Head of Corporate Communications at the NAC, Mia Davids made this announcement in a media statement issued on Tuesday.
She said the ‘Fly Windhoek’ programme will be modelled on other successful European airport initiatives where stakeholders have joined forces to provide incentives to help share the risks of a start-up of new routes, support capacity growth on existing routes and build charter airline or tour operator supported programmes through various marketing support interventions.
According to Davids, the NAC wants to take advantage of the rapid changes that are emerging across African and international aviation.
She made reference to the Boeing 787 Dreamliner that has now entered airline fleets, which opens up new possibilities for Windhoek to be connected to other African hubs.
“Some of the major European tour-operator led charter airlines will start to introduce the Dreamliner into their fleets over the near term,” Davids stated.
She said this opens up the opportunity to bring direct charter services to Windhoek, which would provide a significant boost to the country’s tourism and hospitality economy.
Commenting on the programme, General Manager of Commercial Services at the NAC, Toska Sem was quoted as saying that there a widespread consensus is rapidly building to liberalise air transport access across African states.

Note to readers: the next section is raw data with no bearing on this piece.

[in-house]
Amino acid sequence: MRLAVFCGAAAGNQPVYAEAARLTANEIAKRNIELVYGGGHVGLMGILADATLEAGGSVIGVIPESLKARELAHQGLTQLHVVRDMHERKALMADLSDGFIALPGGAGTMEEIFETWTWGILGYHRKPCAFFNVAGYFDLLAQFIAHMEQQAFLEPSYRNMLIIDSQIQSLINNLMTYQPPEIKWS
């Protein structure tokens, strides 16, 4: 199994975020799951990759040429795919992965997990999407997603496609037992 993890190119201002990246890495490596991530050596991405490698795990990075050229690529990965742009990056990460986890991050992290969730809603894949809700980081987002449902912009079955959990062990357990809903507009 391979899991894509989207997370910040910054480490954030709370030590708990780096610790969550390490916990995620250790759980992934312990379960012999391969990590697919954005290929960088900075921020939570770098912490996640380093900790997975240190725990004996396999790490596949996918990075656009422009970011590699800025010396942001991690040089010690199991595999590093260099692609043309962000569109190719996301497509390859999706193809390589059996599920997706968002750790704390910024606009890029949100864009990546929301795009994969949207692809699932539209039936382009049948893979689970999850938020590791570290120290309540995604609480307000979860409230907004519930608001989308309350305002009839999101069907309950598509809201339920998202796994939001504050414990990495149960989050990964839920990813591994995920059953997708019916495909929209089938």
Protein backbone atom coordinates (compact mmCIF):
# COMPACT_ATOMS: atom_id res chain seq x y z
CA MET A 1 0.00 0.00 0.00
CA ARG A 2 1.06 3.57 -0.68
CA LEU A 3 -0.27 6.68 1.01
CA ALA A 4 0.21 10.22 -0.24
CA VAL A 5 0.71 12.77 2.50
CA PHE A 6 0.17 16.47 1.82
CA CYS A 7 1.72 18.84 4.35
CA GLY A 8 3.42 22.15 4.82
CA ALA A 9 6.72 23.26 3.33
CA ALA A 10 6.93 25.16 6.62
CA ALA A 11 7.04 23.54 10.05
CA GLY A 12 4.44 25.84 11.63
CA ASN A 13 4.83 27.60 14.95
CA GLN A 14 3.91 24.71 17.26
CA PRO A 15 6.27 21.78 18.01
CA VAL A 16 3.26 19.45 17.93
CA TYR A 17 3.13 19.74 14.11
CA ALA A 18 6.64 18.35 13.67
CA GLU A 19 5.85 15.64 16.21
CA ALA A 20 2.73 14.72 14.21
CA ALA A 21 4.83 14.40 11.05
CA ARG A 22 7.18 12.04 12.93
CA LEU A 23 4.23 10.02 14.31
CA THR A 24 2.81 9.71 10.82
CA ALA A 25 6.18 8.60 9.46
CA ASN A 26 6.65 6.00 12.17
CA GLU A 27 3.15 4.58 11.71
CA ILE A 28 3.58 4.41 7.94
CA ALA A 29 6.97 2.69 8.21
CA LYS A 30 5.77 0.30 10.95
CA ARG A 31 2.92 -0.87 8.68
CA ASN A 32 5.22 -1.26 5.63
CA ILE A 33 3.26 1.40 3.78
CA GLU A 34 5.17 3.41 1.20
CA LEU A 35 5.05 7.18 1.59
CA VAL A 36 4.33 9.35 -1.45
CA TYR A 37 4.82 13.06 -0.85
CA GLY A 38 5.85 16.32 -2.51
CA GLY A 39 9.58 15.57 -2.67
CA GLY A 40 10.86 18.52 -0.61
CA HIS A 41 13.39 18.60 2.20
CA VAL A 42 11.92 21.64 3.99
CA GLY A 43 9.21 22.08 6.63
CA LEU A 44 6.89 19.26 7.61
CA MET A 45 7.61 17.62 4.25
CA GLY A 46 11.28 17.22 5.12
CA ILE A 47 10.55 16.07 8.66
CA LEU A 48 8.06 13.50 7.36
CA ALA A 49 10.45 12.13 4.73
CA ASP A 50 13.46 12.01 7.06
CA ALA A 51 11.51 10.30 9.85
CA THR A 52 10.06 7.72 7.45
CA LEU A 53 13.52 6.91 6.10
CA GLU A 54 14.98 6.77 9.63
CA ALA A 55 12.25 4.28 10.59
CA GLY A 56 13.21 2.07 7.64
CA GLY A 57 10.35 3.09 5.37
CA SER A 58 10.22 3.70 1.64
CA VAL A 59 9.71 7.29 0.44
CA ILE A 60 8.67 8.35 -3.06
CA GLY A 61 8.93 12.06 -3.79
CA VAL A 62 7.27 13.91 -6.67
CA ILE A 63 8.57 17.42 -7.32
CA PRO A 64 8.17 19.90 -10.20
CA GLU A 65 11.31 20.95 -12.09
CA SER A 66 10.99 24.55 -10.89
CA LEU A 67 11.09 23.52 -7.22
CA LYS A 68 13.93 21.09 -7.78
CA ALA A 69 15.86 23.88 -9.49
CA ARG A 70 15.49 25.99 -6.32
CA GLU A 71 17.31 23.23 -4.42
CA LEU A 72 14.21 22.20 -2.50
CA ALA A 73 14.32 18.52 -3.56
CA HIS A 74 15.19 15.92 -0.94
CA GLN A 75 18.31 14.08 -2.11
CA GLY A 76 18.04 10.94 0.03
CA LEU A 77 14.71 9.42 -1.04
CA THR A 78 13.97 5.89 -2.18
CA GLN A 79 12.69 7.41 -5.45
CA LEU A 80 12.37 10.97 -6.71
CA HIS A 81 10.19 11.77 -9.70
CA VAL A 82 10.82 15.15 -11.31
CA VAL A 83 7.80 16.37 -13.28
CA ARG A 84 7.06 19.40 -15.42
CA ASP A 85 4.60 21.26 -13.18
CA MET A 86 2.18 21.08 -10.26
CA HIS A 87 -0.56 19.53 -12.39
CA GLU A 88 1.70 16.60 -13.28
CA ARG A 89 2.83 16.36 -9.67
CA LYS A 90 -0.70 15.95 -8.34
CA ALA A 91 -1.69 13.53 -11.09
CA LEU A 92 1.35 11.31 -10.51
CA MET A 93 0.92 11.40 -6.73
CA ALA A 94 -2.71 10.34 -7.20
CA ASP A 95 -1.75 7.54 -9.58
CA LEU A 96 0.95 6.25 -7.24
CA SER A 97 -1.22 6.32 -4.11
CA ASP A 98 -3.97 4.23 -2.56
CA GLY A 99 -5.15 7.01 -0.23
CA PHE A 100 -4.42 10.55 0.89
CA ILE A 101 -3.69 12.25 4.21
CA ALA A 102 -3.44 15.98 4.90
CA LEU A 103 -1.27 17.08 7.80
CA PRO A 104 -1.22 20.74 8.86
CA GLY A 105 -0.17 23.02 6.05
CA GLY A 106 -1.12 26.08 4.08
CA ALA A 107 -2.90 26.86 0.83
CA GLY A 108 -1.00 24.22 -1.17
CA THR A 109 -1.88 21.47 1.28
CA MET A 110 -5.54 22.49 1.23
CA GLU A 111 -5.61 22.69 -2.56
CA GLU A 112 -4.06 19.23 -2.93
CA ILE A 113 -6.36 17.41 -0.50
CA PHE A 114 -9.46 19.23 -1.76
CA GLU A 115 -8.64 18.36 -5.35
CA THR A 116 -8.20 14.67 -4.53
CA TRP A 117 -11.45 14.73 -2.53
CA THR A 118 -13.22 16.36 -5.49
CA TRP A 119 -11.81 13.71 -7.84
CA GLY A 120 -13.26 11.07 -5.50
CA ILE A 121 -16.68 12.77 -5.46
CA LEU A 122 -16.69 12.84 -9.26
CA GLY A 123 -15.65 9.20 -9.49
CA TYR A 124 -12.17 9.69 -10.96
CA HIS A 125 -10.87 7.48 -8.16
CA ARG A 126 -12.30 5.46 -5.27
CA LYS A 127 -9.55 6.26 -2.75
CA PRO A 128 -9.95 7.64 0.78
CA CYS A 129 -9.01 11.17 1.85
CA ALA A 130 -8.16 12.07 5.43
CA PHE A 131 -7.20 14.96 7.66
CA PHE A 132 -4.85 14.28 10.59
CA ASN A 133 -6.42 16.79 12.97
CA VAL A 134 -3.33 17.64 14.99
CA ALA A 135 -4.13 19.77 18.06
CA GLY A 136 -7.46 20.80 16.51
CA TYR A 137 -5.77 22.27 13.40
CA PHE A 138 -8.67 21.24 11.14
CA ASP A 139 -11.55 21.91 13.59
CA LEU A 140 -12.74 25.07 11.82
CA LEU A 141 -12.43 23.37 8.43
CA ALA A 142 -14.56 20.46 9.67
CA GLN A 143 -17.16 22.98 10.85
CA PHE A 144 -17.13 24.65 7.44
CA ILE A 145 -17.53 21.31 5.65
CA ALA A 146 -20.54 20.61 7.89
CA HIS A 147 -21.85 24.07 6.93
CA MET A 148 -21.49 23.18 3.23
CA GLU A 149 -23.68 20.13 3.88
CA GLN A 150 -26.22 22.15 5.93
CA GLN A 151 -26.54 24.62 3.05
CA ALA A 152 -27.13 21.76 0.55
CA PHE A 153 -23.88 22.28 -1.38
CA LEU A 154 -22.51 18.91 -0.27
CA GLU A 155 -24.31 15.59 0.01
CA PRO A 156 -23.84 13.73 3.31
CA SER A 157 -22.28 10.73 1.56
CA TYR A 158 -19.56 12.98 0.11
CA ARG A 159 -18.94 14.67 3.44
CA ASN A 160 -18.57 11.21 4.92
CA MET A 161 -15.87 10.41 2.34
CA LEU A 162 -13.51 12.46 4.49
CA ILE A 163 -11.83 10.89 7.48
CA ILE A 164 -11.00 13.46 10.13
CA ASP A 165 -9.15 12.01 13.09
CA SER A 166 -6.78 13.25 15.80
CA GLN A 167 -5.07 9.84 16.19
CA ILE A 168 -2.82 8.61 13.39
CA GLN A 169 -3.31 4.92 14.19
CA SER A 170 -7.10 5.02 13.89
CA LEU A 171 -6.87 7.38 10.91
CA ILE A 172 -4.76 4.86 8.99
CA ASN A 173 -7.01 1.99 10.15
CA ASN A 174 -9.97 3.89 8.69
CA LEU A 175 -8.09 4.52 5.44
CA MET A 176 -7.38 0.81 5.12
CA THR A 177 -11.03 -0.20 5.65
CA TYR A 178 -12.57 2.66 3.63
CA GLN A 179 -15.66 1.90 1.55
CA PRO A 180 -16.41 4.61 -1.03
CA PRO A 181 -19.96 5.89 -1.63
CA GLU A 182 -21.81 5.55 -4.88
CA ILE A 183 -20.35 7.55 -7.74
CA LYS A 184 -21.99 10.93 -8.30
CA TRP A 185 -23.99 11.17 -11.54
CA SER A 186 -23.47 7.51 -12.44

“It is also a good time to remind the international airline community that Namibia is a signatory to the Yamoussoukro Decision (YD) on the Liberalisation of Air Transport Markets in Africa and is open for aviation business,” she said.
The agreement commits its 44 signatory countries to deregulate air services, and promote regional air markets open to transnational competition.
Sem explained that the NAC is already seeing the emergence of new low-cost airlines coming into the African market, such as the recently launched Fastjet that is transforming aviation in Tanzania and Kenya.
She said that Windhoek is a perfect low-cost city break destination which needs to be actively sold and where enormous opportunities exist to stimulate low-cost passenger growth.
“Air transport access is a key driver for regional economic growth and where the successful procurement of new airline services is not just the responsibility of airports alone, but one where all key stakeholders have to come together to present their collective pull factors. The service provision we can all provide together, both at an airport operational level and also at a regional level, to help convince airlines and tour operators to do business with Namibia, and Windhoek is the model we have to work towards,” Sem added.